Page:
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Security Software Suites No Match for Custom Attacks

The all-in-one security software suites from the major anti-virus vendors fail spectacularly at detecting custom-made malware that exploits the latest software vulnerabilities, according to testing done by security analysis firm Secunia.

Secunia tested how well nearly a dozen security suites fared against malicious files and direct attacks that leveraged more than 150 known software flaws. All of the vulnerabilities used in the test are publicly documented -- details of them can be found in the Common Vulnerabilities and Exposures (CVE) database -- and most of the vulnerabilities can be fixed by applying a software update currently available from the program's maker.

Secunia says that out of the 300 test cases, 126 are particularly important because they affect very popular products and have either been discovered as zero-day threats or Secunia has developed working exploits. Secunia CTO Thomas Kristensen said all of the vulnerabilities used in the test merit a moderate security rating or higher, meaning they can be used to remotely install software on the victim's PC, with little or no help from the user aside from opening or viewing the malicious file.

The company found that nearly all of the security suites -- including those from McAfee, F-Secure, Microsoft and TrendMicro -- detected between just 1 percent and 3 percent of the attacks. Symantec's Norton Internet Security 2009, dramatically outperformed the rest, detecting more than 20 percent of all threats and more than 30 percent of the most dangerous threats, according to the results.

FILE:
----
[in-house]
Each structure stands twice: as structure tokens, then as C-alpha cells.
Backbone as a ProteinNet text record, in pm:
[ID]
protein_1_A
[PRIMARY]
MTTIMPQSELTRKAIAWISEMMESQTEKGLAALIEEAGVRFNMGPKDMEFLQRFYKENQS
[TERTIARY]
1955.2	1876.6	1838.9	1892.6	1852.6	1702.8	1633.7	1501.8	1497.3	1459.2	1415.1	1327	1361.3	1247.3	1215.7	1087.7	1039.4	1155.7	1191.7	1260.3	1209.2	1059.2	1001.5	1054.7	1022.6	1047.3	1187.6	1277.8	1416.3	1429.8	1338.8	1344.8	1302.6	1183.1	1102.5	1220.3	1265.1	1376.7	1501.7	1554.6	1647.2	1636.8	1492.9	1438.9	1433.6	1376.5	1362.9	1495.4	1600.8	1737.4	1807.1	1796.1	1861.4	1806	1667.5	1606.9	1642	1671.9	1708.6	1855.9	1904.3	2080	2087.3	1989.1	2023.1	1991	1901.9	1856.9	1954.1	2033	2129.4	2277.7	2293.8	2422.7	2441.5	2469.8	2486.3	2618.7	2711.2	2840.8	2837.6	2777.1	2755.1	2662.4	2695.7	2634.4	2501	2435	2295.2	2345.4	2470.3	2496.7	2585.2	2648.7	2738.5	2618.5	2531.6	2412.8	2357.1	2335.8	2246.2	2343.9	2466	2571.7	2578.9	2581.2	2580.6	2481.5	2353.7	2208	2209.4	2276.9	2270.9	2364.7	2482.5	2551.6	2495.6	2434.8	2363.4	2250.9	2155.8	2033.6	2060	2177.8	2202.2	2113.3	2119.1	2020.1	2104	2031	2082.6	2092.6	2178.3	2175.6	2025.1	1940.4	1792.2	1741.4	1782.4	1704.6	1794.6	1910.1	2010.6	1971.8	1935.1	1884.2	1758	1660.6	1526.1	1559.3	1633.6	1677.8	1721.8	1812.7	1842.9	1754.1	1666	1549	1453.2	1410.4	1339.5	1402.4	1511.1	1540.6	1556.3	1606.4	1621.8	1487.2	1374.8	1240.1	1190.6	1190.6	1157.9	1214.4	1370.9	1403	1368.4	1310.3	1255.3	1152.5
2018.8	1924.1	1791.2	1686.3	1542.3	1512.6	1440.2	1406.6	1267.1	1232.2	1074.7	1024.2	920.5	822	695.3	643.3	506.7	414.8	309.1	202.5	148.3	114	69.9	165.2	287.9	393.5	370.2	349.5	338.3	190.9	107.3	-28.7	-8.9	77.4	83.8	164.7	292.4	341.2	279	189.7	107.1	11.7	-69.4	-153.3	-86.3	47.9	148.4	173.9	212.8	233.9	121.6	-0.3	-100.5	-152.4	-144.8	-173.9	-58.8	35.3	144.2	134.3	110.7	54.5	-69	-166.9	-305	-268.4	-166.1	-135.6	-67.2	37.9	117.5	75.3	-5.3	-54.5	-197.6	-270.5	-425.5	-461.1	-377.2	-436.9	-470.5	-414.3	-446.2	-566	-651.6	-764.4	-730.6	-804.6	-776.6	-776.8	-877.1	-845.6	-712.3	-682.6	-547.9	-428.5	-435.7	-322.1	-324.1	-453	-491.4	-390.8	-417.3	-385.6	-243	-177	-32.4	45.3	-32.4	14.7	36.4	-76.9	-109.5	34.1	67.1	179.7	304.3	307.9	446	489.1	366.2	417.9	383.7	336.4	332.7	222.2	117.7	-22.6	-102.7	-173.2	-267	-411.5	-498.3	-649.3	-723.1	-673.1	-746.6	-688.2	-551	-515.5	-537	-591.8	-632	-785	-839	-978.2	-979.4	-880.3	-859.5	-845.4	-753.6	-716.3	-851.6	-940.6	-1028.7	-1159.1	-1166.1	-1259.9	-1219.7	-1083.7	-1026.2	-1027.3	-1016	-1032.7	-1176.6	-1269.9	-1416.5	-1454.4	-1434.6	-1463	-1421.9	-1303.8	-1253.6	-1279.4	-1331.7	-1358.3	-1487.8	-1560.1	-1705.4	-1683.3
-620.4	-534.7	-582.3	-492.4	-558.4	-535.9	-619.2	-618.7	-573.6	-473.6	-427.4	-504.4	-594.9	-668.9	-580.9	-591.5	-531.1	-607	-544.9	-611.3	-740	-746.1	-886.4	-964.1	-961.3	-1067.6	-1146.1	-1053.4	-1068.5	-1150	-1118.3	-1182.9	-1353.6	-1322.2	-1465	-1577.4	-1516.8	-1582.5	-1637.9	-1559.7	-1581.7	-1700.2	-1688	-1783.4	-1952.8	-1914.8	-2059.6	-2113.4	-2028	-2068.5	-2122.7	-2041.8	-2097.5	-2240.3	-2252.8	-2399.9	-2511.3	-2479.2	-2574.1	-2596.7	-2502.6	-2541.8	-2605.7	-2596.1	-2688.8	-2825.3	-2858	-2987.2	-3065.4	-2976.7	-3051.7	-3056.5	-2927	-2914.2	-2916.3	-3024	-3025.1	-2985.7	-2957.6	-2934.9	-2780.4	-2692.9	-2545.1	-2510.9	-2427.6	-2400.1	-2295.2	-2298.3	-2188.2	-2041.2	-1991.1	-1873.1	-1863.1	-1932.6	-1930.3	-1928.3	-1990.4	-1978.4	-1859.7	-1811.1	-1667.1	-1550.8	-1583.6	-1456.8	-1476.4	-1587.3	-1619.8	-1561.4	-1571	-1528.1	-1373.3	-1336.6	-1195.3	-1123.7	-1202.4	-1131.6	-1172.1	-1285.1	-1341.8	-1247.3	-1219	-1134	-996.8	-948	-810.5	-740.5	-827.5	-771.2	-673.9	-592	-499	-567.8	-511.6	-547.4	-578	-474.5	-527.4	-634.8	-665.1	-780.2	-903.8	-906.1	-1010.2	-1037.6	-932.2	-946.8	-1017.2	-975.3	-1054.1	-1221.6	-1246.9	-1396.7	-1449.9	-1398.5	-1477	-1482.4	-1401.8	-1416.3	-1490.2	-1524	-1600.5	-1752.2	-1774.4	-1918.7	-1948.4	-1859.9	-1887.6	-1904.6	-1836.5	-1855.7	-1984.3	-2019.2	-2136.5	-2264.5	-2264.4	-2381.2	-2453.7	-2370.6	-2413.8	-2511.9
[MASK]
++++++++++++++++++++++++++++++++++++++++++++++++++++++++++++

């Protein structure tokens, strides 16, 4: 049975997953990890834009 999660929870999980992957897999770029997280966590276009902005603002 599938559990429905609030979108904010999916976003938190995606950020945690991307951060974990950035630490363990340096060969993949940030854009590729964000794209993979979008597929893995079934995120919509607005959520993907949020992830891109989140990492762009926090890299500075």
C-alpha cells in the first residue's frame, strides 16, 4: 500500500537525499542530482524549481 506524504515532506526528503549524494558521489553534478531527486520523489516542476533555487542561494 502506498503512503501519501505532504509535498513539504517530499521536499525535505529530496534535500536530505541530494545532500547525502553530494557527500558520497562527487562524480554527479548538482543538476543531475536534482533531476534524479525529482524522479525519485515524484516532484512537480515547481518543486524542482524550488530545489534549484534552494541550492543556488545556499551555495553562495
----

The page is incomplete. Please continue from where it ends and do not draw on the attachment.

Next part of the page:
Still, that means in at least 7 out of 10 cases, the bad guys using a targeted exploit will slip past Norton's defenses. That also suggests that the other products detect roughly 3 percent of targeted attacks.

At any rate, readers can find a detailed breakdown of Secunia's test results and interesting methodology here (PDF).

I emphasize the word "targeted" because most anti-virus products are still reactive, in that they focus on protecting customers by figuring out what people are getting attacked by and then creating custom "signatures" to detect that specific threat going forward. While most anti-virus companies claim to have incorporated technology capable of detecting programs that exhibit suspicious behavior or that attack specific software vulnerabilities, it appears that Symantec is alone in making significant strides in this respect, at least as it relates to the latest, known vulnerabilities in widely-used software.

Secunia's study is useful, but it ignores the unfortunate reality of today's threats, which rely not on software vulnerabilities but mainly on tricking people into installing software. Interestingly, Symantec itself documents this fact in its Internet Security Threat Report, which found that in the second half of 2007, only 10 percent of the new malicious code threats affecting consumers used software flaws.